The Best Hair Colors Guide For Fall
Fall’s new hair colours are like the changing leaves: You can always count on a new crop to emerge every season. Lately, we’re seeing colourists get extra innovative with fresh techniques and head-turning updates on familiar colours. It’s not always the shades themselves that catch our attention first, though. The names too have become increasingly, well, thirsty.
Last summer brought us cold-brew hair—as in the multihued shade of brown you get when you pour milk into your coffee—while root beer hair and espresso brunette were the front-runners for 2018. Even Lacroix hair bubbled its way up into our hair-colour lexicon.
It’s a recipe we’ve seen time and time again. Name a hair colour after a dessert or drink, and suddenly blond balayage becomes the much more appealing-sounding (or absurd, depending on your taste) blond-roast hair. But after careful inspection, we believe it’s not all a social media gimmick. As ridiculous as it might seem to sit in your colourist’s chair and request “s’ mores hair,” these names serve to call out some subtle tricks and innovative techniques you might otherwise miss. While dark-roast hair and cold-brew colour might look like just brunette to some, there’s more nuanced than you might think. Here we’re bringing you the best of these colours for fall, with options for every shade of blond, brunette, redhead, and everything in between. Order up.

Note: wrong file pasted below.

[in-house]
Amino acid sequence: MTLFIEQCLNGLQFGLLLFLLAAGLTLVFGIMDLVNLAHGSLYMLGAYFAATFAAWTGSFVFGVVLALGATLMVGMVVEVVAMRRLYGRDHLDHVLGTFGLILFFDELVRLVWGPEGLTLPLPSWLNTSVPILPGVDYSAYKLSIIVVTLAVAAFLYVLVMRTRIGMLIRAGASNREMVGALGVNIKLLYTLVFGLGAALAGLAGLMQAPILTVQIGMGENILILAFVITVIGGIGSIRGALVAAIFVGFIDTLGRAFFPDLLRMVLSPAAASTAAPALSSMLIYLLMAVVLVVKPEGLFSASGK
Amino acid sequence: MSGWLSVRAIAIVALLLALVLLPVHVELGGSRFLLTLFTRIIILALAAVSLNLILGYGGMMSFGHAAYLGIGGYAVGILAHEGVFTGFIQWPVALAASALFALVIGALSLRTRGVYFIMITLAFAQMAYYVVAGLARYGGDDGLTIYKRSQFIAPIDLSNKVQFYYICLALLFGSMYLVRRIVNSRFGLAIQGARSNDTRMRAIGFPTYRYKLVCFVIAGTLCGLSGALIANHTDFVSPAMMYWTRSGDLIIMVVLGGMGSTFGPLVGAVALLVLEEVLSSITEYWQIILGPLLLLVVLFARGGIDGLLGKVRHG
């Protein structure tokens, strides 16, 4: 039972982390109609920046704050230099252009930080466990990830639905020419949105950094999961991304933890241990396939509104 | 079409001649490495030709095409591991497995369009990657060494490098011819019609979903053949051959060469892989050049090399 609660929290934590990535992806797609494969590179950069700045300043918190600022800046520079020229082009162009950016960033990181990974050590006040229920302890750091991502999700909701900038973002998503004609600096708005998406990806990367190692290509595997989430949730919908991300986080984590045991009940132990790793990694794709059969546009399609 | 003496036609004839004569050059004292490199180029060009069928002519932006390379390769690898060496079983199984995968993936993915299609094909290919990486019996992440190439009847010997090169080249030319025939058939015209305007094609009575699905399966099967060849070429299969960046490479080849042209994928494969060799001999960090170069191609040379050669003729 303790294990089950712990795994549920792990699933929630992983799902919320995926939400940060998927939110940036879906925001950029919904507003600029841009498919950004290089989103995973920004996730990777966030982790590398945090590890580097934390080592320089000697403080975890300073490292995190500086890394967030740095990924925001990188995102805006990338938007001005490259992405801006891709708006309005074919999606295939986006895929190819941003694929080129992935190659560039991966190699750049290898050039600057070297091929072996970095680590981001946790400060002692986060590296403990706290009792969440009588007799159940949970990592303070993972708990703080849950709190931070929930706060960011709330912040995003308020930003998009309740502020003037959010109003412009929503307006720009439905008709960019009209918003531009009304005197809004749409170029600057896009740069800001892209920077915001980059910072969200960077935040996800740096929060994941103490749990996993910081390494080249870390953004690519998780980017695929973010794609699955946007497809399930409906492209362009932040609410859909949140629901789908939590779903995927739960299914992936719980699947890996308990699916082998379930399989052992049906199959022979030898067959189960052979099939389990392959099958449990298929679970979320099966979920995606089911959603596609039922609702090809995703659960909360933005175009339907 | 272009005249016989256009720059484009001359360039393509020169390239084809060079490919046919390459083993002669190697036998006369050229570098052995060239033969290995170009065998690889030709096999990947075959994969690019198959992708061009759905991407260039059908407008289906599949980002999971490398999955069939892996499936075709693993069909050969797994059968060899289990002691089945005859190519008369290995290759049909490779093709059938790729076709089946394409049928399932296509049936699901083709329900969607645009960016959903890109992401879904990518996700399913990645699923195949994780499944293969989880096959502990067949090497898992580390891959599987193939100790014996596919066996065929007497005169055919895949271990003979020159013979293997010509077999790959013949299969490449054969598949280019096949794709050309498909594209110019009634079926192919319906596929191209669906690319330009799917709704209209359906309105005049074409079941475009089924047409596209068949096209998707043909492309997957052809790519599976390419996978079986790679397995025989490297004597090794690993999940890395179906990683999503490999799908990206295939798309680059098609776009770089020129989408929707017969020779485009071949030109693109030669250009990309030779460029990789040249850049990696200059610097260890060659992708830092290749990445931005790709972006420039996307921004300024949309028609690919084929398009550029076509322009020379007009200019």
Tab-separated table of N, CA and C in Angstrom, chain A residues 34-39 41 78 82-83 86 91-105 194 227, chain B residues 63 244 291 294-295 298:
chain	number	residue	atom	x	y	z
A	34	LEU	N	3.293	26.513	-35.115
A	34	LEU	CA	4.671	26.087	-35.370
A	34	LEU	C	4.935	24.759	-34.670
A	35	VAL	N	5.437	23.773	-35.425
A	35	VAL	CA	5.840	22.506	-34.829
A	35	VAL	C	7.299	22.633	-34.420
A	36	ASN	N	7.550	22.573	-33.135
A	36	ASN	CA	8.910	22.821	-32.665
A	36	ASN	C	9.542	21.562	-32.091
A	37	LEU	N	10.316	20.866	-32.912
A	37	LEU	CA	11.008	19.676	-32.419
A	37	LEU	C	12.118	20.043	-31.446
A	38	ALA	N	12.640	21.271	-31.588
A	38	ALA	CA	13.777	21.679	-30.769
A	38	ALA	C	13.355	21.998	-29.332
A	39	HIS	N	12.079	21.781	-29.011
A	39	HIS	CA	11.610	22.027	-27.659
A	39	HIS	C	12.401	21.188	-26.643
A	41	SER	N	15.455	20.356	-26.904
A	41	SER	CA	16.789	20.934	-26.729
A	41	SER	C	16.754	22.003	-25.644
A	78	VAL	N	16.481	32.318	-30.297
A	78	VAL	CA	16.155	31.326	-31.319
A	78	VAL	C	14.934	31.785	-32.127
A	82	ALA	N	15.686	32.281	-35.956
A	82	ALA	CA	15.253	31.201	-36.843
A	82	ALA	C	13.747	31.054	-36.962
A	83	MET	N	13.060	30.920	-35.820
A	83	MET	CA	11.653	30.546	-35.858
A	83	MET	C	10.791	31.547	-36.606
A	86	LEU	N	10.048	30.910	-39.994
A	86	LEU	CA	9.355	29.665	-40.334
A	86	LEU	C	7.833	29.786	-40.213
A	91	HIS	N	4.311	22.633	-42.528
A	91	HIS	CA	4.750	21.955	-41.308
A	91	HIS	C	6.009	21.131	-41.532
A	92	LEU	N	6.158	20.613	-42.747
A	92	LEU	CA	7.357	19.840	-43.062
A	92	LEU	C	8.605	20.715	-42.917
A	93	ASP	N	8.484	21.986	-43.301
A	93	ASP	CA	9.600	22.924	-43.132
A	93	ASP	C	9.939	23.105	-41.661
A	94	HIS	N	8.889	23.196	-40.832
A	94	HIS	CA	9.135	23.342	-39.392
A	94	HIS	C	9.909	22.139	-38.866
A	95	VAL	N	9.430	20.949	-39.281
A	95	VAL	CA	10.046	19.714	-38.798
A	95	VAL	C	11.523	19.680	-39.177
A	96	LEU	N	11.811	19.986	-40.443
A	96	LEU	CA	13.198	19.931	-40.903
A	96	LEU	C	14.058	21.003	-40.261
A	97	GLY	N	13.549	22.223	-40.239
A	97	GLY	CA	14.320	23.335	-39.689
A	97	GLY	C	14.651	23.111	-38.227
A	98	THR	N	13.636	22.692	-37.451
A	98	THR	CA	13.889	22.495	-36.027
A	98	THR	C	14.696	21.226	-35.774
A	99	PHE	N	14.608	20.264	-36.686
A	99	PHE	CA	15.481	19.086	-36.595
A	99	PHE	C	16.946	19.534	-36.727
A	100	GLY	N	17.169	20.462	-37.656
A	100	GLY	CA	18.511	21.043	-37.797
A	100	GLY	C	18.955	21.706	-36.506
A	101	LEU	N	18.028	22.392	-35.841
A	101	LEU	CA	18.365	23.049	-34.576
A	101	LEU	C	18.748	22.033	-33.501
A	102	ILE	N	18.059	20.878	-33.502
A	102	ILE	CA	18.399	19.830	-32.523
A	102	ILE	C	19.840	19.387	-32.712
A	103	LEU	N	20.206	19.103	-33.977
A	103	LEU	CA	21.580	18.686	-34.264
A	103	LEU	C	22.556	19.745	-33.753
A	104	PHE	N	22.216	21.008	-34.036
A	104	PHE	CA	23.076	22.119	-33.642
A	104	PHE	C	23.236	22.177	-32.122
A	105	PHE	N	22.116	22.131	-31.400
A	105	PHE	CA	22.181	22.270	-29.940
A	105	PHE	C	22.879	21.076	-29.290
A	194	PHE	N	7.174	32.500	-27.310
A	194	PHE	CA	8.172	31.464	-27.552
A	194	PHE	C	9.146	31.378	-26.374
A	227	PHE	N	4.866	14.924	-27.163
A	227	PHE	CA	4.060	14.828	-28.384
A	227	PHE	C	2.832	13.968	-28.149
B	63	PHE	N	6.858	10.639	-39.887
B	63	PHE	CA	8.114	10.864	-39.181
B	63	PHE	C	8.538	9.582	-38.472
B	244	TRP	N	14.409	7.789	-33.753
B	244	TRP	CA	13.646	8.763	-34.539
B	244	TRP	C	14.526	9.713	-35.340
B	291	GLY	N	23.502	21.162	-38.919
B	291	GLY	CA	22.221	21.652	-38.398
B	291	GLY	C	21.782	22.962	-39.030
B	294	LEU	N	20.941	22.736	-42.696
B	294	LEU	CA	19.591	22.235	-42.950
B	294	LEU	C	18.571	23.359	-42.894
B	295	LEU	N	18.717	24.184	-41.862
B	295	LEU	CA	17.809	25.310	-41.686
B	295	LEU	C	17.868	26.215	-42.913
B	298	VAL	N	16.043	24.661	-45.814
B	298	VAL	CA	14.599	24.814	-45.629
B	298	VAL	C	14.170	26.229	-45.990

Celebrity hair colourist George Papanikolas notes that face-framing highlights are a modern way to add dimension without making too dramatic of a change. Going a few shades lighter in the front brings all the attention to your face and keeps your summer highlights in a pretty, natural way.
This shade mirrors the multitone, ashy look of mushrooms. It’s not really blond in the traditional sense; mushroom blond is an in-between colour that makes for the perfect transitional shade. “It’s right in between light brown and dark blond, like an ashier version of the brand,” says Stephanie Brown, master colourist at New York City’s IGK Salon Soho. Because it doesn’t fall firmly into either category, it’s a great shade for blonds looking to dip their toes into the dark side, or for brunettes wanting to go a little lighter.
Created by L.A.-based hairstylist Chad Kenyon, this dessert-inspired colour blends golds and coppers on a warm vanilla base to create a melted look. The seamless blending of different tones is key to get a super-dimensional effect and easy grow-out.
The pastel-pink hair trend isn’t going anywhere. In fact, more women are now going pink as a homage to Megan Rapinoe’s bubblegum hair, which the internet has dubbed Rapinkoe. To bring the pastel shade into fall, take a cue from Rapinoe and add a touch of violet for depth.
You might be all about an extra-hot macchiato come fall, but the cold brew that carried you through summer can be a year-round thing. First spotted as the work of colourist Eric Vaughn, the multidimensional brown tones are paired with a subtle reddish warmth that creates a rich mahogany effect.